As you become more comfortable with basic rolling circles, try increasing the rate of turn and decreasing the rate of roll with the goal of making one roll per 90 degrees of turn. When youre able to maneuver the model safely through a full 360-degree basic rolling circle, move on to precision rolling circles.

Finally, rolling circles should also be flown outside by rolling in the opposite direction of the turn, i.e., right roll while turning left. You will have to reverse the required elevator inputs to keep the model turning during basic outside rolling circles. Definitely practice all the variations, including varying roll direction and turning direction. I tend to practice rollers with a left roll. For me, they are easier. I really have to make a concerted effort to force myself to practice right rolling circles. Be sure not to focus on rolling or turning in only one direction when you practice rollers.


Now Ill outline the control inputs for a 90- degree inside rolling circle. The model will turn 90 degrees and complete one full roll while maintaining altitude. As you read the description of this maneuver, it is important for you to realize that I have to present this in a relatively mechanical way, simply stating the expected control inputs at each point, but the maneuver is obviously flown with constantly changing control inputs in every axis. A smooth blending of the controls is necessary but will come with practice.

Begin from an upright level line. I recommend that you fly this maneuver in the direction in which you are most comfortable. I am most comfortable with rolling circles that turn and roll to the left, so that is what Ill use as an example.

Start the roller by adding left aileron to initiate the left roll. Use enough right rudder to keep the nose slightly above the horizon. Add a little up-elevator to start the left turn rate.

The model should pass the knife-edge position at the exact midpoint between the entry heading and the 45-degree-turn point. As you transition through the knife-edge position toward the inverted position, keep the same right rudder input and add some down-elevator to maintain altitude. The rudder input will help to continue the turn rate. The model should reach 45 degrees of turn at the inverted position.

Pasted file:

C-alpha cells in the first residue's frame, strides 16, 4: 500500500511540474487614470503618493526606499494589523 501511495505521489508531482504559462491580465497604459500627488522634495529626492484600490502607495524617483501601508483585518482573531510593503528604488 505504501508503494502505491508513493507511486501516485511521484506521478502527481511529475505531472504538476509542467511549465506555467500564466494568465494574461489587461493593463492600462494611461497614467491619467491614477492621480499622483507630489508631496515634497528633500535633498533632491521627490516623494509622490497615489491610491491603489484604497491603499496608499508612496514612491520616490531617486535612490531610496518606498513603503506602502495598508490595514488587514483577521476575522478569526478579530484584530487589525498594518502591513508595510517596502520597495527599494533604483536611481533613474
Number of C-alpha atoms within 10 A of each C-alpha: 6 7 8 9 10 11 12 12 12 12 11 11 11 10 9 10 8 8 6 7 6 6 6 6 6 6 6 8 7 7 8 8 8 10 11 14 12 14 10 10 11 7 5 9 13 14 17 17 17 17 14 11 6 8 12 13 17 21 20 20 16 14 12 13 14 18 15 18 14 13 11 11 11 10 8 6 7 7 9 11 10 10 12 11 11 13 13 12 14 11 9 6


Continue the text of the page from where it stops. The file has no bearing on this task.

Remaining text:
Continue to roll through inverted, adding enough down-elevator to maintain altitude. Rolling past the inverted position, keep the down-elevator for turn rate in the next knifeedge, but transition from right rudder to left rudder. You need the left rudder to keep the nose up in the left knife-edge position.

The model should reach the left knifeedge position at the halfway point between 45 and 90 degrees of turn. Continue the roll rate through the left knife-edge position toward the wings-level position. Maintain the same left rudder input to keep the turn rate constant as you pass through the wingslevel attitude. Blend out the down-elevator, and add enough up-elevator to maintain altitude. The model should reach wings level at exactly 90 degrees of turn.


1–  Varying roll rate.

2–  Climbing or descending during the maneuver.

3–  Poor turn-rate control. This results in a varying rate of turn and missing cardinal heading checkpoints (level at each 90- degree point).

4–  Pauses, hesitations, or varying roll rate. In some cases, the roll rate stops entirely. This usually happens at each of the cardinal bank angleslevel, knife and inverted.

By now, you can see that the rolling circle is a very complex maneuver that will take time to master. Dont let that get you down! The very fact that this is complex and challenging makes it even more intriguing to me, and its a lot more satisfying when you sort it all out. By starting with simple linked rolls and methodically progressing to complete rolling circles, youll soon be on your way toward mastering this complex maneuver. As always, remember that aerobatics make the world go round!